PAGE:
It’s been six weeks since that fateful and bizarre night they were left stranded inside the house as the storm continued its devastation on the land. The deafening sound of the heavy rain tirelessly assailing the defenseless city echoed unrelentingly in the small unlit room where they were fortuitously bound together and, by some miracle, she has become impervious to its threat. She fell asleep in his arms, comforted and lulled, oblivious to the strangeness of the moment.
When she woke up dawn the following morning she thought she would feel awkward and embarrassed in his presence remembering only how she broke down and confessed “everything” to a complete stranger—but, thankfully, he made it easy for her. He didn’t mention what happened the night before. His manner was charily impeccable and compassionate, gentleness layering his every action. Sadly, he needed go home while it was still dark to prevent the neighbors from seeing him leave her apartment. Afterwards she thought that that was the end of it, all too ready to put it all behind her but that very evening, he called just to ask how she was doing. How can you fight ‘thoughtful’ and ‘considerate’?
That’s how things are now between them—he would call and she would answer, which would turn out into hours of meaningless conversations. Of course, first few minutes she would be all mum and reserved, but then all awkwardness would eventually fade, his mostly inane stories peeling off her inhibitions quite rapidly. Suddenly, nothing could be more normal than talking to him on the phone in her pajamas, drinking tea, unreservedly allowing herself be lulled to sleep by the monotonous drone of his voice.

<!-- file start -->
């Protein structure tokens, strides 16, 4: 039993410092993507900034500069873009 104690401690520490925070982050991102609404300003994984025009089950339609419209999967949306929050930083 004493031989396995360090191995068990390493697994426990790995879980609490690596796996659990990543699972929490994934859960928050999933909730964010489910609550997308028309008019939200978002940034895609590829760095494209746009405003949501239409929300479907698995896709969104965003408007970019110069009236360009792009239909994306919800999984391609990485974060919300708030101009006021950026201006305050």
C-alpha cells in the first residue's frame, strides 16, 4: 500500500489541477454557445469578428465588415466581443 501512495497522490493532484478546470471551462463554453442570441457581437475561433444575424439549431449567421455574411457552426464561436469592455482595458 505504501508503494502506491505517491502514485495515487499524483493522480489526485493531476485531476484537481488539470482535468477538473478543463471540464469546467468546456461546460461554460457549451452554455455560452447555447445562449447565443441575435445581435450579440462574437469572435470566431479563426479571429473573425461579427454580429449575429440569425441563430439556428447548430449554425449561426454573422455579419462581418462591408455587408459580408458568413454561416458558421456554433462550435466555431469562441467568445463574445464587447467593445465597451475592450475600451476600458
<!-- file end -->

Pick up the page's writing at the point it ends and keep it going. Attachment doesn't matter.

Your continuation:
It would have been okay for her to just stay like that the rest of their lives—talking on the phone, unburdening to each other, complaining about nothing and everything—just friends, no expectations and no demands. She was satisfied to keep it their little secret, away from malicious eyes and disapproving looks—and besides, she knew it wouldn’t sit well with her if her editor found out about her relationship with a star, a really big star like John Lloyd Cruz, no matter how shallow or innocent it was. That opportunity would just be too good to pass up.
But what she wanted is not necessarily what he wants. Foolishly enough, he wanted to put it out there. He’s been asking her to go out ‘just as friends,’ he emphasized, since it’s actually ‘what friends do’. Those were his words. She doesn’t know if she should feel offended for his stress on the word ‘friends’ or just be relieved that that’s how he merely sees her—no romantic intentions, which is alright by her since she’s not a fan of ‘complications’ at the moment. But his friendship has become very important to her and exposing it would ensure its destruction.